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Maryland's growing surplus spurs calls for gas tax holiday

Official portrait
Comptroller Peter Franchot

Maryland’s Board of Revenue Estimates unveiled a rosy economic picture Thursday, voting to increase revenue estimates for the current fiscal year and next by a combined $1.6 billion.

That comes to a $7.5 billion surplus over three fiscal years and it led to calls from state leaders to suspend Maryland’s gas tax.

Comptroller Peter Franchot issued the call as the board, of which he is a member, voted on the increase. He was soon followed by Republican Gov. Larry Hogan and legislative leaders, Senate President Bill Ferguson and Speaker of the House Adrienne Jones, both Democrats.

Franchot called for a three month gas tax holiday. He said it would provide “immediate financial relief for all Marylanders, as well as our small businesses who are also suffering from skyrocketing gas prices and must pass those increased costs onto our consumers.”

Ferguson and Jones said in a statement the increased revenue projections will give lawmakers “the flexibility to provide immediate relief to families” and help ease “the financial burden on everyday Marylanders while keeping the pressure on Vladimir Putin and the Russian oligarchs who have enabled him.”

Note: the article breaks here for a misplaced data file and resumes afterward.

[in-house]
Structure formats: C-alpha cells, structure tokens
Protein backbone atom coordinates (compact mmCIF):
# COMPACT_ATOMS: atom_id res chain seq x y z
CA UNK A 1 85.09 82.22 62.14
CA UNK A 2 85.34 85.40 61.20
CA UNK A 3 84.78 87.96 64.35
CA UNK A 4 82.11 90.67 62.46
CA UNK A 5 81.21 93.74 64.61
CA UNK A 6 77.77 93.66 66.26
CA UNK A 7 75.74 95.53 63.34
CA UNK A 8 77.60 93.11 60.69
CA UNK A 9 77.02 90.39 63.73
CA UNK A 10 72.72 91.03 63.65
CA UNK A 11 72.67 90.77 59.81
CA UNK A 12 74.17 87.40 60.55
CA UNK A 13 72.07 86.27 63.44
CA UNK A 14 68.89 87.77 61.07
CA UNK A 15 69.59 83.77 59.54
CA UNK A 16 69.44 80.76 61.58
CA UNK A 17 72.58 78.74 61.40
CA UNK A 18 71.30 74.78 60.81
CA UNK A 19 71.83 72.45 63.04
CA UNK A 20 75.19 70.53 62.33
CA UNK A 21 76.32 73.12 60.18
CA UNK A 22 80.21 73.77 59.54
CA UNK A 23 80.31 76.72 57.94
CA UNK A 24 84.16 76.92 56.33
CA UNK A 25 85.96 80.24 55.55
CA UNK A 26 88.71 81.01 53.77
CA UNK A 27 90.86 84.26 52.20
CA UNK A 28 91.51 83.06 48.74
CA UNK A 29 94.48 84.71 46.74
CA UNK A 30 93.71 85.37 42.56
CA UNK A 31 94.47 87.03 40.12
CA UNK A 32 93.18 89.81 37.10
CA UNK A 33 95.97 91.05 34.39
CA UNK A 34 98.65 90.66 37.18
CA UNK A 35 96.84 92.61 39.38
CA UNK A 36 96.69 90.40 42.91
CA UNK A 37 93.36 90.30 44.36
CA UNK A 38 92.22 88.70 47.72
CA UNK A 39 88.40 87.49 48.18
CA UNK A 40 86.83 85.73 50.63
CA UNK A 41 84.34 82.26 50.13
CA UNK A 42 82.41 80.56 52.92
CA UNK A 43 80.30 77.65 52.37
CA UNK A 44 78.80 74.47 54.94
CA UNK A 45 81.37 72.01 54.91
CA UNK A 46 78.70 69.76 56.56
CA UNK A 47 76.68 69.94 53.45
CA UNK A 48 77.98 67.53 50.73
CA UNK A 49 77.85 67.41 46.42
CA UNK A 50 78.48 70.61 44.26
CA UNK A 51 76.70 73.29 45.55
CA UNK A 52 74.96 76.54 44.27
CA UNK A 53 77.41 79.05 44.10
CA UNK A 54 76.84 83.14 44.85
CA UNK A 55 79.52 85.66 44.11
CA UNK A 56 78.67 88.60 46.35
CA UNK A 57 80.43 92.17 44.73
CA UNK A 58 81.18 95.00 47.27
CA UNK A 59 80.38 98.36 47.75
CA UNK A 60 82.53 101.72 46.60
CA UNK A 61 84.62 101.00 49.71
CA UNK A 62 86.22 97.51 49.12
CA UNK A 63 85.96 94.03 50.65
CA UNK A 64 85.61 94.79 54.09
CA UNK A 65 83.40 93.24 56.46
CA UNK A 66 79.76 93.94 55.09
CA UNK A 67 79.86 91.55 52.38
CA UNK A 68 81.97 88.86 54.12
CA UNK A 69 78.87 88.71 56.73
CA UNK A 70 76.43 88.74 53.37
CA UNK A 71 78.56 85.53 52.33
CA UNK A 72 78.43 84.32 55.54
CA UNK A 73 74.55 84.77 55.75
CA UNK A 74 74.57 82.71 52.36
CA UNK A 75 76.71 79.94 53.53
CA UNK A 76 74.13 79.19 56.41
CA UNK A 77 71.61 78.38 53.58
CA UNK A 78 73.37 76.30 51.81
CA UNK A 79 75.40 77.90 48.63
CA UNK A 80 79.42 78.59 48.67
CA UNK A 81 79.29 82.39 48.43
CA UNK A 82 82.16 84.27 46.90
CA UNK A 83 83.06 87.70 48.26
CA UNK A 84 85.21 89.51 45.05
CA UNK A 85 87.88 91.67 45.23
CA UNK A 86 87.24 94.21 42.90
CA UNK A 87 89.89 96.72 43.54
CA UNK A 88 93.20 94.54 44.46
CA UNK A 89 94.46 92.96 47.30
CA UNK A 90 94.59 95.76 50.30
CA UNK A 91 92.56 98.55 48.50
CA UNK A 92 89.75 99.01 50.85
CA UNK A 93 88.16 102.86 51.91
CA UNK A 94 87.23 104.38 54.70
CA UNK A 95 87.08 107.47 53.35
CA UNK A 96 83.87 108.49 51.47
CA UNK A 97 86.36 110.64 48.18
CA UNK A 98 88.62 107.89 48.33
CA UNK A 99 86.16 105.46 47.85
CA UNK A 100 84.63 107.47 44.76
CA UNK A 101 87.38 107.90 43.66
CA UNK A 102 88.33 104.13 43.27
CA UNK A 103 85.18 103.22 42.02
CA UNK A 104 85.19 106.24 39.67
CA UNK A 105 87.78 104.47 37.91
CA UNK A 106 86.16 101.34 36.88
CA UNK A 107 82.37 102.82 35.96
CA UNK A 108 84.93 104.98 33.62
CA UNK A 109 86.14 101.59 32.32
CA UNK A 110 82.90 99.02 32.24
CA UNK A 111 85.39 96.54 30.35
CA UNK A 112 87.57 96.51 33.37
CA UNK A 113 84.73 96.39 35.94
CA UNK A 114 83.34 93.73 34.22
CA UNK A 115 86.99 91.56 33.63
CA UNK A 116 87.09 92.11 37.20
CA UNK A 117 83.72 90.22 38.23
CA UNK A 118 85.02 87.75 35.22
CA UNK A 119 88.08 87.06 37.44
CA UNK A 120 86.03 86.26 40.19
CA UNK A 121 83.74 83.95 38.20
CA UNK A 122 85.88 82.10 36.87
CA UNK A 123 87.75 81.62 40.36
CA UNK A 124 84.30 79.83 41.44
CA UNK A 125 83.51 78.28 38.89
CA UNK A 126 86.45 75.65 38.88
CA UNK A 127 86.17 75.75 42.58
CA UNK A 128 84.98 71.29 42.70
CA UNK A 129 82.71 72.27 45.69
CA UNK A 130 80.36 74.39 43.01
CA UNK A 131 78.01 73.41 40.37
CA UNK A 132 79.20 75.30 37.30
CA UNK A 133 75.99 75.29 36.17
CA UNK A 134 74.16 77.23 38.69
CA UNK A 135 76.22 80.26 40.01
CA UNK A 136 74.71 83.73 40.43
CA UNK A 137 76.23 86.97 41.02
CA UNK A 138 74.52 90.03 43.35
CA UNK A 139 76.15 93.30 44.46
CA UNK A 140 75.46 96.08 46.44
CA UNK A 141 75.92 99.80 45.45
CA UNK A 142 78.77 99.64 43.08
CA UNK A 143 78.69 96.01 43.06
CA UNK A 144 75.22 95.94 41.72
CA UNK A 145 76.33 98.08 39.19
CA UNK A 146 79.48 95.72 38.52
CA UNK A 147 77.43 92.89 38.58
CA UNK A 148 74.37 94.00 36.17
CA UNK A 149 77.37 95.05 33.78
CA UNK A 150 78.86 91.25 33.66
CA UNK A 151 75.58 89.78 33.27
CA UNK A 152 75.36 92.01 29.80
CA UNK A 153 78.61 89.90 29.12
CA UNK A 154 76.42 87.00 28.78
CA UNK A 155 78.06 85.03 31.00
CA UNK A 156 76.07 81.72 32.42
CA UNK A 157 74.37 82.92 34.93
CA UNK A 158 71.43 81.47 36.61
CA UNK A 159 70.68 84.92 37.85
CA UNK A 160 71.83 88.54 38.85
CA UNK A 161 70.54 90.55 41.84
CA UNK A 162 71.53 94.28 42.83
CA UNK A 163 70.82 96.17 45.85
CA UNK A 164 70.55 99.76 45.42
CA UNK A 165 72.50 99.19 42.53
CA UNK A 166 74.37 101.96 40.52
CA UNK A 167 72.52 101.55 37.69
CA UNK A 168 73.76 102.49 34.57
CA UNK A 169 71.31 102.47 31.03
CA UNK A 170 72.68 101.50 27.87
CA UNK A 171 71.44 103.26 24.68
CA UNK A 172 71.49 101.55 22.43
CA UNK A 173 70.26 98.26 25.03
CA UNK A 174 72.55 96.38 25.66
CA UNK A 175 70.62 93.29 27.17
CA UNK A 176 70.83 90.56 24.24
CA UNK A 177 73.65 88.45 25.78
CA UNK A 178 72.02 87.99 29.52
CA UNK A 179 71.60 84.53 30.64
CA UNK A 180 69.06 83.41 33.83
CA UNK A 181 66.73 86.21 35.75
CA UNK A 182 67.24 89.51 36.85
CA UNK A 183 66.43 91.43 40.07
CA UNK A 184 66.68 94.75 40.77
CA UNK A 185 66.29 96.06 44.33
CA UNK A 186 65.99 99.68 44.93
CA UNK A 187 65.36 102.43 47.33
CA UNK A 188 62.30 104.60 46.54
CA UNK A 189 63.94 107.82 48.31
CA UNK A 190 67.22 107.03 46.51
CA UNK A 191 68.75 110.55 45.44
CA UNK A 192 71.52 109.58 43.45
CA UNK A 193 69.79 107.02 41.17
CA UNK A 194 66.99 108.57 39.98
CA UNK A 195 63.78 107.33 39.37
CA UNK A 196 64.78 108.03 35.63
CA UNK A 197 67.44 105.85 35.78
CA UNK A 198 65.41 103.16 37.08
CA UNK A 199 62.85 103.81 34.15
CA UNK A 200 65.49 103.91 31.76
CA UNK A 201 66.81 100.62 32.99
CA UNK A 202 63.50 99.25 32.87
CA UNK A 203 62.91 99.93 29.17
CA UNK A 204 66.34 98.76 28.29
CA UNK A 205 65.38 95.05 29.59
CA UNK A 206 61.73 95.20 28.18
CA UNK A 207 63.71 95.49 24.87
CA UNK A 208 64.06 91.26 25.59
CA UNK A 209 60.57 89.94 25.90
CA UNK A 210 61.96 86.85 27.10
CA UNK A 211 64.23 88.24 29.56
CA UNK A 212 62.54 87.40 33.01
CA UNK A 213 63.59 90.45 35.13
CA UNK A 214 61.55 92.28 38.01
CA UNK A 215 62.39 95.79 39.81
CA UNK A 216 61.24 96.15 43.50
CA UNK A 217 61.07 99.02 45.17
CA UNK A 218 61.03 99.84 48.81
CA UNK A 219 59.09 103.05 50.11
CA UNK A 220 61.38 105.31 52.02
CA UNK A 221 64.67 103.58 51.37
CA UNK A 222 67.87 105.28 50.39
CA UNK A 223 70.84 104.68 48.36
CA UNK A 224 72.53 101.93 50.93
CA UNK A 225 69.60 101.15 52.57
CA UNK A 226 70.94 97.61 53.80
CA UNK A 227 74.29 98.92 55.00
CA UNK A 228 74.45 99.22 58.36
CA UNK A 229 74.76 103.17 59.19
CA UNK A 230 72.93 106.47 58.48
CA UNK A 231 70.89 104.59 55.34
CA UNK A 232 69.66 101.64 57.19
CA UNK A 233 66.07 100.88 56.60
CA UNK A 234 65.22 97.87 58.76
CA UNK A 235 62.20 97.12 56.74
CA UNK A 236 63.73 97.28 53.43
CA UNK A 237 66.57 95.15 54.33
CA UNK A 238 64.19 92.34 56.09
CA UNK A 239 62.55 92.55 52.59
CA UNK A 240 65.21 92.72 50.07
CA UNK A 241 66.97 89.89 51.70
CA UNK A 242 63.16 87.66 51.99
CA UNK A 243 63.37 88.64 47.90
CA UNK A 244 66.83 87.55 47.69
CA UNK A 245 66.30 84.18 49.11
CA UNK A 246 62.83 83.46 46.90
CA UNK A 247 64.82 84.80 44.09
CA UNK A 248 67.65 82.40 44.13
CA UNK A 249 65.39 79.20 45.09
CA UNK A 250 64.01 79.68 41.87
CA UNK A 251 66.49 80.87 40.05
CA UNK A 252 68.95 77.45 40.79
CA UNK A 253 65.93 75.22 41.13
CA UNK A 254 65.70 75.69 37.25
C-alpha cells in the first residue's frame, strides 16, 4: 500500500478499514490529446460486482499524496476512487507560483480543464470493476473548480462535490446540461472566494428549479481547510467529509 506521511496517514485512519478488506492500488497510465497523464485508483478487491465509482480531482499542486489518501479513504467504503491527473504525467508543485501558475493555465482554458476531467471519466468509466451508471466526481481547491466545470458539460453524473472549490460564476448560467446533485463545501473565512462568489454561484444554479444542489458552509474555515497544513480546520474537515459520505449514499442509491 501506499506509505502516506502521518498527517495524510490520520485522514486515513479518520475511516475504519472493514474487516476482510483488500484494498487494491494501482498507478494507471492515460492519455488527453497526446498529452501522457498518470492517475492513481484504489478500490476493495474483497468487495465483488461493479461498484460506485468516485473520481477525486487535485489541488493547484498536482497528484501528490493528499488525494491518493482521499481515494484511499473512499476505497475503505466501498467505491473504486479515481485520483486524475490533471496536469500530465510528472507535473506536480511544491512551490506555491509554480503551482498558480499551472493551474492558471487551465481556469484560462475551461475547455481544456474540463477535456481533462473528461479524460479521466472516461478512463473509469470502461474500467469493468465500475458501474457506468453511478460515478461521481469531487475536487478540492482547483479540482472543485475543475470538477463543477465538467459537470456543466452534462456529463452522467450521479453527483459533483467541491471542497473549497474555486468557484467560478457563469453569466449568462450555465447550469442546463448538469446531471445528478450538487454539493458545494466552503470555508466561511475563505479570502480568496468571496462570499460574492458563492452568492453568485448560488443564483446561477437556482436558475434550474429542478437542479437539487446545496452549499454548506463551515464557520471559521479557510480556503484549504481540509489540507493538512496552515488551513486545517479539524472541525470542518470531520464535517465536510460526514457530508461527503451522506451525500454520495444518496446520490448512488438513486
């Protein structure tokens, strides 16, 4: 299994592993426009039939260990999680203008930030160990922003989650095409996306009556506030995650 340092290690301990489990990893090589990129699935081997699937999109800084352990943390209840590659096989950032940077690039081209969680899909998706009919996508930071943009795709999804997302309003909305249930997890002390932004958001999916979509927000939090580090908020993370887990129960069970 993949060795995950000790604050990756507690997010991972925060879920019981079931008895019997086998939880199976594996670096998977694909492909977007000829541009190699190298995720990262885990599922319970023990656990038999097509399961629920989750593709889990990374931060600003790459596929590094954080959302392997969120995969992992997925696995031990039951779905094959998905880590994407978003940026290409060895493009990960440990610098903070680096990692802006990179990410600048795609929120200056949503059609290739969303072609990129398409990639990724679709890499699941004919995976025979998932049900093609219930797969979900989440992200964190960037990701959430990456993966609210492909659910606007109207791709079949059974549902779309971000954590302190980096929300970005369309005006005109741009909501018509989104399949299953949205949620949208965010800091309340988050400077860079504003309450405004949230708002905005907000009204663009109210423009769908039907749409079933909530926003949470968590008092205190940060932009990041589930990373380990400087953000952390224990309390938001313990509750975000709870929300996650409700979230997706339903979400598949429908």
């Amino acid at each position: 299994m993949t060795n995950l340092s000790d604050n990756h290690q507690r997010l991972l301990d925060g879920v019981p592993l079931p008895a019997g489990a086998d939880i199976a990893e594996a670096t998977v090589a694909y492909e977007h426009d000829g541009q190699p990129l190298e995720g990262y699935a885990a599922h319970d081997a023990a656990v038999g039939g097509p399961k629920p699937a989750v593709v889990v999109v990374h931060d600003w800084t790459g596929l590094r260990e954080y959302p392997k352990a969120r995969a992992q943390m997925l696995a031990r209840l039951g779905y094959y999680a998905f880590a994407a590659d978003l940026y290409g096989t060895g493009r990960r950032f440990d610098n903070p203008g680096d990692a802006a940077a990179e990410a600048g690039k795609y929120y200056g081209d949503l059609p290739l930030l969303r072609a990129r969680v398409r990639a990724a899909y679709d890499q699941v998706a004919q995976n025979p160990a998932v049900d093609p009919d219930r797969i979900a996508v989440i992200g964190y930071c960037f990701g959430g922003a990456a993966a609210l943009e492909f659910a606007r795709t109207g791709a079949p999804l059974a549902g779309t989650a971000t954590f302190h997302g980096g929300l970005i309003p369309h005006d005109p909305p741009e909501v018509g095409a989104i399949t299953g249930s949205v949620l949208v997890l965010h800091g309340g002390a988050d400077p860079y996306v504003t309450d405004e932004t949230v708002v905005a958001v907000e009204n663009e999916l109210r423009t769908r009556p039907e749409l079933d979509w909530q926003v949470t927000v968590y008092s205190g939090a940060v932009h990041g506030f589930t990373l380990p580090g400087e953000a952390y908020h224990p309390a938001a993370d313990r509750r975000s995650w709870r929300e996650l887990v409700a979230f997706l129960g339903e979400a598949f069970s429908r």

Hogan said in a statement his administration is “working with our legislative partners on an emergency suspension of the gas tax to help with the pain at the pump” caused by the disruption in oil supply since Russia’s invasion of Ukraine.

Franchot also called for the General Assembly to move to distribute $2,000 stimulus checks to low wage earners, beef up the state’s rainy-day fund and invest in infrastructure projects.

But he warned the increased revenue, which state fiscal experts attributed to the effects of federal stimulus money working its way through the economy, shouldn’t be put to long term spending.

“This is one-time only money,” he said. “What I'm afraid of is that we'll put this money into the operating budget. And then we'll have to, when it stops coming from the feds, we’ll have to increase taxes. That should not happen.”

The gas tax holiday, for example, could easily be paid for with the surplus, he added.

“And it would immensely help these low wage earners who are getting back into the workforce and beginning to commute.”

Joel McCord is a trumpet player who learned early in life that that’s no way to make a living.